I missed this announcement last Thursday while traveling and getting ready for CUNY WordCampEd, but this is pretty exciting news from the CUNY Academic Commons, which promises to become a force in offering up much needed plugins and open source tool integration for open source applications like WPMu, MediaWiki, and the like.
Very cool, MediaWiki and WPMu integration has been the bane of my existence for a while now, and I’ve tested this puppy out on UMW Blogs and it works seamlessly on WPMu 2.6.5+ and MediaWiki versions 1.12.x+. We just need to figure out how to re-direct users who login directly from MediaWiki back to the wiki article they want to edit, and voila!
The CUNY Academic Commons, in partnership with Cast Iron Coding, is proud to announce a collection of MediaWiki extensions that will create a single sign-on system between WordPress Multi-User and MediaWiki.
With this extension, administrators of WordPress Multi-User will be able to add robust wiki functionality to their websites without forcing users to create separate accounts. Now, users will be able to sign in once to the home page of the system and have that sign-in carried over to the wiki.
We’re running this setup currently on the CUNY Academic Commons, a site that was conceived of as an open-source academic social network in which the members of the 23-campus City University of New York system would be able to connect with one another, share resources, and create new communities of interest. The site is built on the following platforms, which can now all be accessed via a single log-in: WordPress Multi-User + BuddyPress + BbPress + MediaWiki.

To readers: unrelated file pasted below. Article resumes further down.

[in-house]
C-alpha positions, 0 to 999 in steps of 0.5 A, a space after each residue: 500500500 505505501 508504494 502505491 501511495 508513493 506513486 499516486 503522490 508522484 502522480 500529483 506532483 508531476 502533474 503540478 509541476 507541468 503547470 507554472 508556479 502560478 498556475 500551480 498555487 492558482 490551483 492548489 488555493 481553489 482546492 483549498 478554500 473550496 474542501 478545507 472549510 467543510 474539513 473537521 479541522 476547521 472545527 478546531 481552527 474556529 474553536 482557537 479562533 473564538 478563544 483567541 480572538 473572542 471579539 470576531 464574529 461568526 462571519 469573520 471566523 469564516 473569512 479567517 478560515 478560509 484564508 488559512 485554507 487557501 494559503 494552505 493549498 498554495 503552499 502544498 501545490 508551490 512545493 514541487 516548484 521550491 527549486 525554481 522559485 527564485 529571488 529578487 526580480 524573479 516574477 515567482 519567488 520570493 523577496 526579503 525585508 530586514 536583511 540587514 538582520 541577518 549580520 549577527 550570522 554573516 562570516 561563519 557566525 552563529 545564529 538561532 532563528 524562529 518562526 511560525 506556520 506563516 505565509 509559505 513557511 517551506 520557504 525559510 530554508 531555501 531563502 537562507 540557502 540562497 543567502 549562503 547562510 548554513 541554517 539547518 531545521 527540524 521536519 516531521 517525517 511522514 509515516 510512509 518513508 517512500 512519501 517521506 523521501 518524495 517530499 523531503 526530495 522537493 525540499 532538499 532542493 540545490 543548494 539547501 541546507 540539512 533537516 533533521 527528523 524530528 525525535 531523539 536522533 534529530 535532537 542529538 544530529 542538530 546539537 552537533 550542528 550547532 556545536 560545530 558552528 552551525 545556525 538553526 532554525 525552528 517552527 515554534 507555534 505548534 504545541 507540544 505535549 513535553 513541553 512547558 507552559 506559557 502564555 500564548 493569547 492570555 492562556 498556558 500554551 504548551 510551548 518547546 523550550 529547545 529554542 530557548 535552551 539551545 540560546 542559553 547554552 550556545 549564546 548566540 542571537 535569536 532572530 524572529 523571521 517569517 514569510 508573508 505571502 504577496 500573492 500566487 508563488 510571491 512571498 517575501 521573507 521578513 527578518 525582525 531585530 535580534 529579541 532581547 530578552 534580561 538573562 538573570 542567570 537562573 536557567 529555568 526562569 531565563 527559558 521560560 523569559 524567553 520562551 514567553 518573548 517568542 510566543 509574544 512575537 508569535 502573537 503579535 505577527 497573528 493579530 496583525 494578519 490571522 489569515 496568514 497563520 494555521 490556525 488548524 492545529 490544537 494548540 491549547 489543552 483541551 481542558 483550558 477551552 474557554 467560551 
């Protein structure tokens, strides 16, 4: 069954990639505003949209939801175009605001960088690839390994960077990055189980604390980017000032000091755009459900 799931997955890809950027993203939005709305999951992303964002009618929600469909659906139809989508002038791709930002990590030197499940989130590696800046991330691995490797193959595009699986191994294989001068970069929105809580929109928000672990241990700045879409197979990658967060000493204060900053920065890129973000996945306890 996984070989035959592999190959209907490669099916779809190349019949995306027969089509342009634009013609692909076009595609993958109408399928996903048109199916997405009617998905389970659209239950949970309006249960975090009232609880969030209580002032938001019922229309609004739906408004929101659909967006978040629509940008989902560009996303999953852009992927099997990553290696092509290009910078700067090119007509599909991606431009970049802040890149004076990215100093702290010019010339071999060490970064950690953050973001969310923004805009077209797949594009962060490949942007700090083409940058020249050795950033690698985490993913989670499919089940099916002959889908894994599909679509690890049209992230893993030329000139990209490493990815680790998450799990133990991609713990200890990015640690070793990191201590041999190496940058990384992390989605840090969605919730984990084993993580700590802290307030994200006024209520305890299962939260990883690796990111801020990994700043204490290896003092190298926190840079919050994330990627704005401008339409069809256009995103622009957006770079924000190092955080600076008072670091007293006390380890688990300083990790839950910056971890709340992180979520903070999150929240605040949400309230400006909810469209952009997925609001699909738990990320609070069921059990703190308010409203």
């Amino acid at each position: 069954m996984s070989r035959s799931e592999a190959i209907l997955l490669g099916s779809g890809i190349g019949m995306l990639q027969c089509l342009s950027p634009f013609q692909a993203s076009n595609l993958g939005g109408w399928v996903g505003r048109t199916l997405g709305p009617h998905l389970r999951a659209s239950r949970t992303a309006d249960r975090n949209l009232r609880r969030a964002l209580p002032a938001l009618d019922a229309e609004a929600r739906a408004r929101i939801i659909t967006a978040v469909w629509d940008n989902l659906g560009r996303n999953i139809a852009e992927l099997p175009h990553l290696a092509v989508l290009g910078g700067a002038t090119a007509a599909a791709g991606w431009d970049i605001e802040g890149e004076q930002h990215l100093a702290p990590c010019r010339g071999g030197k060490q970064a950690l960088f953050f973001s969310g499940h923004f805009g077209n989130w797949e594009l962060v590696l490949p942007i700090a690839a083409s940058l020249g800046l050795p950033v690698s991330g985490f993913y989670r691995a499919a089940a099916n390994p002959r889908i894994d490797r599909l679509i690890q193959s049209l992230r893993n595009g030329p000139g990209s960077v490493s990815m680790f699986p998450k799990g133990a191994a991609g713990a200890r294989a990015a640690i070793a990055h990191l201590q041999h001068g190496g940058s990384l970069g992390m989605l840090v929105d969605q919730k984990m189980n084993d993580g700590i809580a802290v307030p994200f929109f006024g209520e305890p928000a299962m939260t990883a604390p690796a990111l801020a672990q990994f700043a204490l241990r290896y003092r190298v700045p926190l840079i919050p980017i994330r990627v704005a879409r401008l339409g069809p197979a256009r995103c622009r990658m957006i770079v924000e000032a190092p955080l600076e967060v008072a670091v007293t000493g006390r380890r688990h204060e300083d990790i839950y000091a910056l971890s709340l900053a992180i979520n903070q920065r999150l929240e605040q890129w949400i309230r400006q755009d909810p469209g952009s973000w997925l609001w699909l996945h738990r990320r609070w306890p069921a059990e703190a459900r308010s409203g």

This integration builds on the fine work of Ciaran Gultnieks, the author of AuthWP, Daniel Kinzler, the author of LockDown, and Marcel Minke, the author RedirectAfterLogout.
We are delighted to release this extension under a GNU General Public License. Full documentation and files can be found here.
Go, CUNY, go!
If logging into WPMU then on the wp-login.php link add a ?redirect_to=htmlencoded_url
*Really* exciting stuff here. To my eyes, CUNY is almost perfectly positioned to take us all to the next level. Location, mission, ethos, it’s all there. Your post on CUNY was breathtaking and made me even more grateful to know and collaborate with the great folks there. It’s a wonderful seminary for the reverends in us all.
This rocks. I’ve been going straight off of wikis lately. Not from a conceptual angle, but certainly from an implementation-related angle. User management in Mediawiki has been a chore. Thank you CUNY.
One more gripe on wikis – is it just me or do they feel like the dot-matrix printer paper of the web? Give me a blank sheet of paper and I’ll draw or make a paper airplane. Give me dot-matrix paper and I’ll print you off an invoice for a used Chevette. Give me a wiki, and despite all best intentions, I’ll start typing help pages or encyclopedic rubbish.
So, are these cool plug-ins and stuff going to be made a part of the testing platform for the institutions interested in the WPMu stuff? You know why I’m asking.
@ken It depend on who you have creating the wiki, and the goals. I suspect it’s just a case of public resources being more public and open than other wiki uses.